Get access

The structural genomics experimental pipeline: Insights from global target lists

Authors

  • Nicholas O'Toole,

    1. Department of Biochemistry, McGill University, Montréal, Québec H3G 1Y6, Canada
    2. Montreal Joint Centre for Structural Biology, Montréal, Québec, Canada
    Search for more papers by this author
  • Marek Grabowski,

    1. Department of Molecular Physiology and Biological Physics, University of Virginia, Charlottesville, Virginia
    Search for more papers by this author
  • Zbyszek Otwinowski,

    1. Department of Biochemistry, University of Texas Southwestern Medical Center, Dallas, Texas
    Search for more papers by this author
  • Wladek Minor,

    Corresponding author
    1. Department of Molecular Physiology and Biological Physics, University of Virginia, Charlottesville, Virginia
    • Department of Molecular Physiology, University of Virginia, 1300 Jefferson Park Avenue, Charlottesville, Virginia 22908, USA
    Search for more papers by this author
  • Miroslaw Cygler

    Corresponding author
    1. Department of Biochemistry, McGill University, Montréal, Québec H3G 1Y6, Canada
    2. Montreal Joint Centre for Structural Biology, Montréal, Québec, Canada
    3. Biotechnology Research Institute, National Research Council, Montréal, Québec, Canada
    • Biotechnology Research Institute, National Research Council, 6100 Royalmount Avenue, Montréal, Québec H4P 2R2, Canada
    Search for more papers by this author

Abstract

Structural genomics (SG) initiatives are currently attempting to achieve the high-throughput determination of protein structures on a genome-wide scale. Here we analyze the SG target data that have been publicly released over a period of 16 months to assess the potential of the SG initiatives. We use statistical techniques most commonly applied in epidemiology to describe the dynamics of targets through the experimental SG pipeline. There is no clear bottleneck among the key stages of cloning, expression, purification and crystallization. An SG target will progress through each of these steps with a probability of approximately 45%. Around 80% of targets with diffraction data will yield a crystal structure, and 20% of targets with HSQC spectra will yield an NMR structure. We also find the overlaps among SG targets: 61% of SG protein sequences share at least 30% sequence identity with one or more other SG targets. There is no significant difference in average structure quality among SG structures and other structures in the PDB determined by “traditional” methods, but on average SG structures are deposited to the PDB twice as quickly after X-ray data collection. Proteins 2004. © 2004 Wiley-Liss, Inc.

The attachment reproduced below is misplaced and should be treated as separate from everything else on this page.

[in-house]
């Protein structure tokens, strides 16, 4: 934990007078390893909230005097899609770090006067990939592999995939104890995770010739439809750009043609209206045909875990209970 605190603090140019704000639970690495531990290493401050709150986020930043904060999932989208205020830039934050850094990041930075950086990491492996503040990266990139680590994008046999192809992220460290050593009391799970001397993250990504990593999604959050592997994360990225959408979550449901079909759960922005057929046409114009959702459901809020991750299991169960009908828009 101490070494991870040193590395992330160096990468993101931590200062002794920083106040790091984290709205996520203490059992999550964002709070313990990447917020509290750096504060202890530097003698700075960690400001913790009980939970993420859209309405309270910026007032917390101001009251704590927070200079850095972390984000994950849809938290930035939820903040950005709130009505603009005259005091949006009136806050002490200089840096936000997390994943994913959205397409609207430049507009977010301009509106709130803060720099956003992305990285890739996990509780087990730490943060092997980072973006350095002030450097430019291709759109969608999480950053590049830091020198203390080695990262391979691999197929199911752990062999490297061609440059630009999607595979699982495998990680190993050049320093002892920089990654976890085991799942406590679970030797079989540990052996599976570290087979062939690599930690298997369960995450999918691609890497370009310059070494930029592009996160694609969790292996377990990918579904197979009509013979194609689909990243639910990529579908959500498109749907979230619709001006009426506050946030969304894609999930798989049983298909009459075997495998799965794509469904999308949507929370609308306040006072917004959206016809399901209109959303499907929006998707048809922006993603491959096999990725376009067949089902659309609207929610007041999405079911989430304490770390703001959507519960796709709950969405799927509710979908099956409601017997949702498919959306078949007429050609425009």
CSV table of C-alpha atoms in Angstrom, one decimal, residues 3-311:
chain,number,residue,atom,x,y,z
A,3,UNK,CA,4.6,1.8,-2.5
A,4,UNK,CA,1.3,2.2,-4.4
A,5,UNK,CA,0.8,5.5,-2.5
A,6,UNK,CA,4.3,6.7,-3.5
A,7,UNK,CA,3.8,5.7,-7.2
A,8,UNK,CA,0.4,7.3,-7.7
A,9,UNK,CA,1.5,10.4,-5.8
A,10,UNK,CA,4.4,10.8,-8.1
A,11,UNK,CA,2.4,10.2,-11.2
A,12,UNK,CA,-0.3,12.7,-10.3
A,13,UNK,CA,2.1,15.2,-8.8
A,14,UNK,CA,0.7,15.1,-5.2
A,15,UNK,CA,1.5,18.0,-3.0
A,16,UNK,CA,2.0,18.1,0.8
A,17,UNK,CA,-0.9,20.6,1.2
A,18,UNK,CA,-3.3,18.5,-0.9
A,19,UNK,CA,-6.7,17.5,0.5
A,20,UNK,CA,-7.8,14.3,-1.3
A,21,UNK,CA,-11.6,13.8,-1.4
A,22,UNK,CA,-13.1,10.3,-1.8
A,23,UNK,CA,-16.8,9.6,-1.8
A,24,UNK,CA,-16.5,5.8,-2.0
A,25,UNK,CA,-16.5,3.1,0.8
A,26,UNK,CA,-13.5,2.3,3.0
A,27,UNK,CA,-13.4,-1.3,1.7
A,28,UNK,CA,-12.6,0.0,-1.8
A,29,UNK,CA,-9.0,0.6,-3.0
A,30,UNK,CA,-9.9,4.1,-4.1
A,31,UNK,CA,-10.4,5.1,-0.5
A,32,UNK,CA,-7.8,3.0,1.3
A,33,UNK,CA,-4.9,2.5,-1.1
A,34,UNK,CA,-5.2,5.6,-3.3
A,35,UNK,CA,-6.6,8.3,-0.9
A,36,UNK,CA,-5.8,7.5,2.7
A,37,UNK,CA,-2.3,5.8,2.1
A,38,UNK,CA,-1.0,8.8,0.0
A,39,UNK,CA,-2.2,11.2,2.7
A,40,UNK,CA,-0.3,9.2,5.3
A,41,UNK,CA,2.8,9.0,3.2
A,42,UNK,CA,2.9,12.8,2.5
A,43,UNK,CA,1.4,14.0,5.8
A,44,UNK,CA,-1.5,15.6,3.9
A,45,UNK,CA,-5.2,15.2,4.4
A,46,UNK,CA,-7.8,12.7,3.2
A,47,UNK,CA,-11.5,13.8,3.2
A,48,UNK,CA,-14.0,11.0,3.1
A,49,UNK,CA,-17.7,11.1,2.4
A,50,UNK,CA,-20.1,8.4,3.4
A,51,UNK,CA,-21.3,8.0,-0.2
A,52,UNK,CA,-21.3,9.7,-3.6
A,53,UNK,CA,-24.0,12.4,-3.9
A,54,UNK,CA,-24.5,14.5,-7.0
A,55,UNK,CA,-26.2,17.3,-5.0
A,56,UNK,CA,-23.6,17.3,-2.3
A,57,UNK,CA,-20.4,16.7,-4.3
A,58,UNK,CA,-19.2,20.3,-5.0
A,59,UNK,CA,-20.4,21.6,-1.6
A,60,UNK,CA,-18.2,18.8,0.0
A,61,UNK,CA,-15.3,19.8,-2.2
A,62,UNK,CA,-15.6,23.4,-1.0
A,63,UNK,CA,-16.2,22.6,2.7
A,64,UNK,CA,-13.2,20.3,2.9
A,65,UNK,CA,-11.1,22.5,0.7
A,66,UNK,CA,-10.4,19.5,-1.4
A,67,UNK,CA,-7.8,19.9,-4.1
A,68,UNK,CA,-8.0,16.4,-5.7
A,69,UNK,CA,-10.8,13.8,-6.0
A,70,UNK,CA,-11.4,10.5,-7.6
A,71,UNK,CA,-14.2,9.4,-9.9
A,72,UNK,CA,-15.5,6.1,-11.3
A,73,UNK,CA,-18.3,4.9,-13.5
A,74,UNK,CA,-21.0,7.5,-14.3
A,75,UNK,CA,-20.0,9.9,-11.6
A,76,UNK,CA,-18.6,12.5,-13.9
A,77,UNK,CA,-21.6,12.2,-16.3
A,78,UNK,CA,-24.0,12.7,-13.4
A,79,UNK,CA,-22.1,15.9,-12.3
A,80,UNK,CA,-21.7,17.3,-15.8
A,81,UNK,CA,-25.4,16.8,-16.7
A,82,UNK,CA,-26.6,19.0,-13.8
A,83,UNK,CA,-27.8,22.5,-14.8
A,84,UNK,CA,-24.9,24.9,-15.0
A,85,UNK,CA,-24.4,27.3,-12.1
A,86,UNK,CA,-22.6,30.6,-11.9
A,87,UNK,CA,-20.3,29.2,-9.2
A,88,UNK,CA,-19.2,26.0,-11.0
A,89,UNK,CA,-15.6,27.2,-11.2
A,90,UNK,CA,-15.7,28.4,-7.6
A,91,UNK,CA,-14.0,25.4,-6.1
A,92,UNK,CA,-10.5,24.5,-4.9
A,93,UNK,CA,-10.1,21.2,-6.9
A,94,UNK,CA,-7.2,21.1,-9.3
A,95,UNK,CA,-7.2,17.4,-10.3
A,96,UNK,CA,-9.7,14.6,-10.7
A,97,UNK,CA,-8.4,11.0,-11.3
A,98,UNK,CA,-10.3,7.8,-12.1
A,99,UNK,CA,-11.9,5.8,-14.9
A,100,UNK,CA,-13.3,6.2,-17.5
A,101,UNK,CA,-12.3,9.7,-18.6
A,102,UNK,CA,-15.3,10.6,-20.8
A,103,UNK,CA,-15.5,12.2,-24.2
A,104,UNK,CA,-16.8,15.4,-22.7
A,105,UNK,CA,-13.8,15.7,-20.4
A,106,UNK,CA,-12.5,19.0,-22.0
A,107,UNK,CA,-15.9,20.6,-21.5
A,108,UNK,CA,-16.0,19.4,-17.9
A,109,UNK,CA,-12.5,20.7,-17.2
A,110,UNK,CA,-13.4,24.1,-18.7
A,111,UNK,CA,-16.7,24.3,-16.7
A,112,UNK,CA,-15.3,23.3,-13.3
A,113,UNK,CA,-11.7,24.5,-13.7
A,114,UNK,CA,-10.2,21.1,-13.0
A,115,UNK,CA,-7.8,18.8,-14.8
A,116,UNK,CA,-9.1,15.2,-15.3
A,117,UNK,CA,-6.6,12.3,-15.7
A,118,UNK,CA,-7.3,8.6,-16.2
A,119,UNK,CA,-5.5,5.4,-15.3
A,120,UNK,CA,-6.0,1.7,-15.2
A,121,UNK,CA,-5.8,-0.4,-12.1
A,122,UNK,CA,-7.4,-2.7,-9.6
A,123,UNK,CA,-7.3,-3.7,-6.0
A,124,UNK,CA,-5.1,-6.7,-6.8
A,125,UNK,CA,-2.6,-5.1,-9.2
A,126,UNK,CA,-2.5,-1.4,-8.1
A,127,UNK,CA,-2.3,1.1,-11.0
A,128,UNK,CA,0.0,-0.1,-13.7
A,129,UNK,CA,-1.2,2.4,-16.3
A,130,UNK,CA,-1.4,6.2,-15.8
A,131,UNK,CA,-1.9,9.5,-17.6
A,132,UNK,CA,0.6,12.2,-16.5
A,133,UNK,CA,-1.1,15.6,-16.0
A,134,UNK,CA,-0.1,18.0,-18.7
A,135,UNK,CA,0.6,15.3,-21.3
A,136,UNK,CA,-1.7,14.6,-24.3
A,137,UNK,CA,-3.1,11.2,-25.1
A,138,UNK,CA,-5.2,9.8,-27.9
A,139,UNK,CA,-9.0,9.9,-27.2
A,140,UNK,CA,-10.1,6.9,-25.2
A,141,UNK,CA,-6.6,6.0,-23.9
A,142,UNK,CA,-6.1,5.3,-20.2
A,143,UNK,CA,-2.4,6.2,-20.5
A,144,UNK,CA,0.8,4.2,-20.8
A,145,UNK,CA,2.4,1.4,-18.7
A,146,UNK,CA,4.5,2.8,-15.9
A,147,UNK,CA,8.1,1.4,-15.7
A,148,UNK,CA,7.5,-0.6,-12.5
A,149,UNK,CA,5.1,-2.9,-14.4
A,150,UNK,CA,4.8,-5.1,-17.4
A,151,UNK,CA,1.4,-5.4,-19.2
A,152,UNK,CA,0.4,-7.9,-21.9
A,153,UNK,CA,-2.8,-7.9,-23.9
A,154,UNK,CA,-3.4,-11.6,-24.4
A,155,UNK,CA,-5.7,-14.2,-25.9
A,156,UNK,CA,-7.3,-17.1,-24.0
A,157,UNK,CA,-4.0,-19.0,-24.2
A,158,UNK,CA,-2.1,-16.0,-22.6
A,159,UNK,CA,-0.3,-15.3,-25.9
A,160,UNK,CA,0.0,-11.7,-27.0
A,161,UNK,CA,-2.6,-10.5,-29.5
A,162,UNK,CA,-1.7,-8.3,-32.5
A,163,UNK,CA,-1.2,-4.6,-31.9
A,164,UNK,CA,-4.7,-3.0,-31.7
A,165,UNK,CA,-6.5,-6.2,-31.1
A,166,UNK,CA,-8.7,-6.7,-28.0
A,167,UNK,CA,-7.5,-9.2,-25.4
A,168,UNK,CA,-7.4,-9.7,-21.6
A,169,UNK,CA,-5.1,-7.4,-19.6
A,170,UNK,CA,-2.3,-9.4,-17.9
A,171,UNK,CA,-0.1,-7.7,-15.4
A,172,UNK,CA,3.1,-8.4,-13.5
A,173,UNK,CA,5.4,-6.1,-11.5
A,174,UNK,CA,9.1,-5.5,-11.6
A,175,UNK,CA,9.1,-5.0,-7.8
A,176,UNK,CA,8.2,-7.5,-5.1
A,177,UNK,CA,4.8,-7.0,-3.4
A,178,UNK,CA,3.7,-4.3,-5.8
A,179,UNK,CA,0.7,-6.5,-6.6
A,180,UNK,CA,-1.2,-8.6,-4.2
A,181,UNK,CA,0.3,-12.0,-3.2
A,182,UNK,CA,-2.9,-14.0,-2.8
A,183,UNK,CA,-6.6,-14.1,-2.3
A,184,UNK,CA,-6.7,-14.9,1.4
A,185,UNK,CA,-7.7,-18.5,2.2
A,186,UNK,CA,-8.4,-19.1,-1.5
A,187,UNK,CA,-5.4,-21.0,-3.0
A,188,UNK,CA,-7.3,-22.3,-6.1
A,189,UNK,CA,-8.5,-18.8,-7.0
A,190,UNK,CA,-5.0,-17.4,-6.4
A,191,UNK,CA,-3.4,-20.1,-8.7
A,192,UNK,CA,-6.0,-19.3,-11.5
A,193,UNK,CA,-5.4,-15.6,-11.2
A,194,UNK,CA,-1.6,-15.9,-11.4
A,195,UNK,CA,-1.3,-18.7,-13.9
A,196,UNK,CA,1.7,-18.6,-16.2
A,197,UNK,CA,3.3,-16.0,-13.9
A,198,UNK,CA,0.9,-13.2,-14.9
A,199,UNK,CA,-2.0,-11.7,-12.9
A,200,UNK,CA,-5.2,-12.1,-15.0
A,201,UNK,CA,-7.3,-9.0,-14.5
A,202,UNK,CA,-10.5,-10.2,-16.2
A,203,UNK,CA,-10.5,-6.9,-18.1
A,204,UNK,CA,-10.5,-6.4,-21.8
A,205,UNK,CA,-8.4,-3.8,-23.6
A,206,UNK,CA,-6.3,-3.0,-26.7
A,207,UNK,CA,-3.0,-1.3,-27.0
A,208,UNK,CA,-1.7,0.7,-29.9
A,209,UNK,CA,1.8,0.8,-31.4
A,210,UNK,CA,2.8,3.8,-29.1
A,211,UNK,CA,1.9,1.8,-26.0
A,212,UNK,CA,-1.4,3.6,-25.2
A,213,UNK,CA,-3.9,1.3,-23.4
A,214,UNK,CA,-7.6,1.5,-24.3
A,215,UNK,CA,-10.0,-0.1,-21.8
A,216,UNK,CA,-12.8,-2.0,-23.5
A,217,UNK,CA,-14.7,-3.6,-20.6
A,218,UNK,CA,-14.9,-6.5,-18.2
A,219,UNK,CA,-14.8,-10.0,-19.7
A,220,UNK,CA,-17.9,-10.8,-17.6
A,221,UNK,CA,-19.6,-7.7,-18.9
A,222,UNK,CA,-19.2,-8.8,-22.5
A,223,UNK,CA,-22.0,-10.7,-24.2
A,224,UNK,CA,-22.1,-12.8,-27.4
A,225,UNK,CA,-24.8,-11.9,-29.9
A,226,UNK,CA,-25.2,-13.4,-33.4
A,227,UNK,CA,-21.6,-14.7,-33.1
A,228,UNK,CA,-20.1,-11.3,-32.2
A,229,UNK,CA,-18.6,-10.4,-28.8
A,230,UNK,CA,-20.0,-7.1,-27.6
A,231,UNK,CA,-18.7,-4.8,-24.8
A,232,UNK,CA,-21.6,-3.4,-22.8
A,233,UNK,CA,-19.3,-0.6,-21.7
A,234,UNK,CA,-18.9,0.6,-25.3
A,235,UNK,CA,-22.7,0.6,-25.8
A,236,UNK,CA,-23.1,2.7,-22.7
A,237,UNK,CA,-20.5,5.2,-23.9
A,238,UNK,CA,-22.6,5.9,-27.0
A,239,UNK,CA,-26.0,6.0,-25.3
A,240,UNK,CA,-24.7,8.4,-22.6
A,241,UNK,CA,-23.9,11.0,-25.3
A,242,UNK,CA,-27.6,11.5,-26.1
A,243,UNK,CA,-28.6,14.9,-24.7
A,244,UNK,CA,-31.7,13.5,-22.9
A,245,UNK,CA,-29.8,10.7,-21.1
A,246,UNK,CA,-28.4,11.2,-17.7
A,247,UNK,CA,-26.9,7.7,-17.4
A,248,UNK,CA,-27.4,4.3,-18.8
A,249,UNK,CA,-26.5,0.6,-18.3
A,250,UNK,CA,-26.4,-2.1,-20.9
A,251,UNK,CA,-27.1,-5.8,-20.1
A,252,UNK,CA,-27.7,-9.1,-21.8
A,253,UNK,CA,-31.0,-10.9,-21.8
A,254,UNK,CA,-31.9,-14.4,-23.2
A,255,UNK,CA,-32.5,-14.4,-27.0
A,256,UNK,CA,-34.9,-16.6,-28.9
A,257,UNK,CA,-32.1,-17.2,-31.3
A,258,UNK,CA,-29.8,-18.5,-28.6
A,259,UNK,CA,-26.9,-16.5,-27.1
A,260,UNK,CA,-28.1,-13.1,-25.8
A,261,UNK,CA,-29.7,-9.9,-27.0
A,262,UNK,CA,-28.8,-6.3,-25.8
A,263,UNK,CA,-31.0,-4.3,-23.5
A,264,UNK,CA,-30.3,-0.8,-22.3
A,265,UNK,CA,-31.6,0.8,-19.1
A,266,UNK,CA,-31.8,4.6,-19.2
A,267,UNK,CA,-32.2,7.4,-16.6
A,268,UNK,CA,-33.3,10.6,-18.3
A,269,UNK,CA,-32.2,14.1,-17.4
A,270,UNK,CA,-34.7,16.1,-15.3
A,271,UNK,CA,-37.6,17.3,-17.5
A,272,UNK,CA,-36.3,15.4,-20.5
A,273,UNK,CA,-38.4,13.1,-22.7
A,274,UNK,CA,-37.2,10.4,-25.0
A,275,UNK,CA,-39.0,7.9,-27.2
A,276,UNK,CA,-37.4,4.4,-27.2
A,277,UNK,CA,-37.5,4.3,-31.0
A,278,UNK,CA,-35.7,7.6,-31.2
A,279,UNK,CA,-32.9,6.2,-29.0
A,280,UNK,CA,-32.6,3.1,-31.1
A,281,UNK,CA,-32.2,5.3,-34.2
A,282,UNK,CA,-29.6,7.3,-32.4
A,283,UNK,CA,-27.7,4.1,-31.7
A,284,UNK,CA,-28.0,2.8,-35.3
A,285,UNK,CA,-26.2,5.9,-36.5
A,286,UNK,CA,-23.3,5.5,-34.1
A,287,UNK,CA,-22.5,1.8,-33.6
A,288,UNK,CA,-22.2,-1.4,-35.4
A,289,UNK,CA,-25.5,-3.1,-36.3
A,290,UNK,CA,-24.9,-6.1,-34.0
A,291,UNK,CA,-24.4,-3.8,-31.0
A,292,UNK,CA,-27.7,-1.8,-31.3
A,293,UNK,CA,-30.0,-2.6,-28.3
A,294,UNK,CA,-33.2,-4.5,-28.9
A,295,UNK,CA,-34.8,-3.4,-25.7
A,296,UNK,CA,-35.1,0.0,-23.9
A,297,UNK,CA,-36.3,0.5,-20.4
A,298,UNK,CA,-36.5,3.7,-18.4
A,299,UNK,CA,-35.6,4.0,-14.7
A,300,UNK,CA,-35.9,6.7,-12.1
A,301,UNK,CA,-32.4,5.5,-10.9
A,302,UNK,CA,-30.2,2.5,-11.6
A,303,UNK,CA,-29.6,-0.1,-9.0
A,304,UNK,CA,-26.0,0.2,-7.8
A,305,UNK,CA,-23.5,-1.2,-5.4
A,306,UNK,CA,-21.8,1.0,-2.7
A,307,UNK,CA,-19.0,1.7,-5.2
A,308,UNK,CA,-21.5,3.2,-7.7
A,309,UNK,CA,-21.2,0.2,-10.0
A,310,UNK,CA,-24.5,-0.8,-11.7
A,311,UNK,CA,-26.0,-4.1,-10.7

Ancillary